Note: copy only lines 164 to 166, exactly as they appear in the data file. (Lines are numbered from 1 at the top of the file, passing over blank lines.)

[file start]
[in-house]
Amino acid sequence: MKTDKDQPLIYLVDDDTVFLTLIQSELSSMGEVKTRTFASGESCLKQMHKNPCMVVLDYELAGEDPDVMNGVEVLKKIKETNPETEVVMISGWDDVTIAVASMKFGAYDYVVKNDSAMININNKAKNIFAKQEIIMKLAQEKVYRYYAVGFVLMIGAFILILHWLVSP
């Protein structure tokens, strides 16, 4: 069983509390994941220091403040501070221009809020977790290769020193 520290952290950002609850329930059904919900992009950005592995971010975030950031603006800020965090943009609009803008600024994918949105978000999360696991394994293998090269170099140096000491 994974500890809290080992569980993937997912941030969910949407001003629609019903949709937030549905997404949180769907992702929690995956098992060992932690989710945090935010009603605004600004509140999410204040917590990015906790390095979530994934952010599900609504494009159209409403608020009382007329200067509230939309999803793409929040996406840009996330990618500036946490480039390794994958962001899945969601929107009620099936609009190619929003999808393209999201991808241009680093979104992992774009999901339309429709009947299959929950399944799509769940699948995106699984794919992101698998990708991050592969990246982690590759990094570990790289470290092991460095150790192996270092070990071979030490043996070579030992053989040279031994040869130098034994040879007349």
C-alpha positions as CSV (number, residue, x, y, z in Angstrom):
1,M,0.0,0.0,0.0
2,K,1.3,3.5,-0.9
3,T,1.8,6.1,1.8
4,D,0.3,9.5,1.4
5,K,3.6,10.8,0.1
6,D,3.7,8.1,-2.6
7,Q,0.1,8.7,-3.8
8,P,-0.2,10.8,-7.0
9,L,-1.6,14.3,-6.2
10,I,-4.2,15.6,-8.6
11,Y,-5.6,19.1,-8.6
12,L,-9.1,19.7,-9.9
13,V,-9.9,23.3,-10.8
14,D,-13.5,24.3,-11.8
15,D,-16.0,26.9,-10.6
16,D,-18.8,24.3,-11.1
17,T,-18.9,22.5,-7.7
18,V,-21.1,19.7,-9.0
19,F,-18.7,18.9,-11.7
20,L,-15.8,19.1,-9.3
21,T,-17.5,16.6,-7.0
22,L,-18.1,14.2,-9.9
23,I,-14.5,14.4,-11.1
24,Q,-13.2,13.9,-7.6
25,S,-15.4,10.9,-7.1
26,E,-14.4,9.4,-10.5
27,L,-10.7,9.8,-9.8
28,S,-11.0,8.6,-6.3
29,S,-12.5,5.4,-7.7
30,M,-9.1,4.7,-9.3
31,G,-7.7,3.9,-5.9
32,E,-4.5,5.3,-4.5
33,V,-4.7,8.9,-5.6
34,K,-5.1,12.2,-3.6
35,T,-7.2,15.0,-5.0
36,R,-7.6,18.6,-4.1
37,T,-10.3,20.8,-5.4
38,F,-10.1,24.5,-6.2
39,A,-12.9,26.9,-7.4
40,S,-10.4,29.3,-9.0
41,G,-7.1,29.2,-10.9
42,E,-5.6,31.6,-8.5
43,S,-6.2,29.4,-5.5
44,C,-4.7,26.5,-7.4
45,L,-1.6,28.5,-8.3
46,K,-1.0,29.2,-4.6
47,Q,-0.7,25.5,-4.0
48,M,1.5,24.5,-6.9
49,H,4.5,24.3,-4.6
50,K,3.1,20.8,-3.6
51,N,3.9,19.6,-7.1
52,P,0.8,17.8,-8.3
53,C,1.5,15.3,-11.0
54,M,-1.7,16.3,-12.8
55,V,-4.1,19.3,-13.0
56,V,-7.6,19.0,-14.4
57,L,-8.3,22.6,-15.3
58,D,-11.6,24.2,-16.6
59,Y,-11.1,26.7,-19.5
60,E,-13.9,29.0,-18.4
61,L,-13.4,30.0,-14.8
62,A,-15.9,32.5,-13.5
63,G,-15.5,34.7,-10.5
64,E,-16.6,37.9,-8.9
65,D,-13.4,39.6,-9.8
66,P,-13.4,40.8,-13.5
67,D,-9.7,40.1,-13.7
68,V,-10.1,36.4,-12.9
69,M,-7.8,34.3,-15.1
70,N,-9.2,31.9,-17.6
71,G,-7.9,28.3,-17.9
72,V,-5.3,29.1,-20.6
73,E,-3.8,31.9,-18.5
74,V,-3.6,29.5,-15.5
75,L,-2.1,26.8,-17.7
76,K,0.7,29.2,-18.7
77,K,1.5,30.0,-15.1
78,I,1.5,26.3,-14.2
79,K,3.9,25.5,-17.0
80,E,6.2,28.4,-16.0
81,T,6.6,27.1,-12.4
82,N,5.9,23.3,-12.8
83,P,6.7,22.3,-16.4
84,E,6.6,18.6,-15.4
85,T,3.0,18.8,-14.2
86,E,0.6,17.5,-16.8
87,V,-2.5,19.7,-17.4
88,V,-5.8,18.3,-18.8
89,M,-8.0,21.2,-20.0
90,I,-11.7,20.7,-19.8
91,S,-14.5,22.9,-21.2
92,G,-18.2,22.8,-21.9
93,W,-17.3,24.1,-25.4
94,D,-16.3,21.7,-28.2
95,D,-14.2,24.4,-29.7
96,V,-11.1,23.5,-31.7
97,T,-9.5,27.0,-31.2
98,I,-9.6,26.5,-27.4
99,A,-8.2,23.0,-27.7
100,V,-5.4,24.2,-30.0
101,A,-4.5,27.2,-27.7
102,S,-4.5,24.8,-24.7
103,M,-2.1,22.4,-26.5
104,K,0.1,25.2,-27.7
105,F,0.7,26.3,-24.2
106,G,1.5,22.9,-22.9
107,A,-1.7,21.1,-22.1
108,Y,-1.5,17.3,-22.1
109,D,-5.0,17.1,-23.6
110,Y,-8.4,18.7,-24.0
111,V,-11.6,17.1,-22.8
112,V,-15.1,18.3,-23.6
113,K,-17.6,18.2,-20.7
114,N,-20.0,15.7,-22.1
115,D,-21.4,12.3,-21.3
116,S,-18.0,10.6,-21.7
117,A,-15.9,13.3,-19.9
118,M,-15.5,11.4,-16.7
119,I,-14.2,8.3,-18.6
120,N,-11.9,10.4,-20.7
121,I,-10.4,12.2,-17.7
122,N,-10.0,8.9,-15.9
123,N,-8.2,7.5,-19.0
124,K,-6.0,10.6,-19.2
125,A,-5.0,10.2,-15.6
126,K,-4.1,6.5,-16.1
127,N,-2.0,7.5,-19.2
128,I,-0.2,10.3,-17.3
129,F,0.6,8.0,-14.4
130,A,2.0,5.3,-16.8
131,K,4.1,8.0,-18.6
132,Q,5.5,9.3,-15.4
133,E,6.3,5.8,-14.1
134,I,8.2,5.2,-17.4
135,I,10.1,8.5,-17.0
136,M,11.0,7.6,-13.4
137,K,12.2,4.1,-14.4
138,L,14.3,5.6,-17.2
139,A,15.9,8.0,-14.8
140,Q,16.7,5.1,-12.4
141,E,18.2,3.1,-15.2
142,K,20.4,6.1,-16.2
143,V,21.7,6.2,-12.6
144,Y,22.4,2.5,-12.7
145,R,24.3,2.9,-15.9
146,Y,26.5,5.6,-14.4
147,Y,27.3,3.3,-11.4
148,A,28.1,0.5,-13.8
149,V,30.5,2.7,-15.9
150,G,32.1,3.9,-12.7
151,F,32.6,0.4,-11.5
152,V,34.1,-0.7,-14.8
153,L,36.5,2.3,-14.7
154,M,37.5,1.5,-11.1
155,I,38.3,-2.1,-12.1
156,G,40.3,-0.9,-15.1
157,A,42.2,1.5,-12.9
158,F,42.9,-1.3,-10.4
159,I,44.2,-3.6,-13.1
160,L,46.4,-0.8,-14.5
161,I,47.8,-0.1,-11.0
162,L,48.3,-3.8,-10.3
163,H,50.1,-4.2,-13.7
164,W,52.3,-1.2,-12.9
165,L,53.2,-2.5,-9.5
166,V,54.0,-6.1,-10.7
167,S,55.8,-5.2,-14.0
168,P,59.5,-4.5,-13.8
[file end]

160,L,46.4,-0.8,-14.5
161,I,47.8,-0.1,-11.0
162,L,48.3,-3.8,-10.3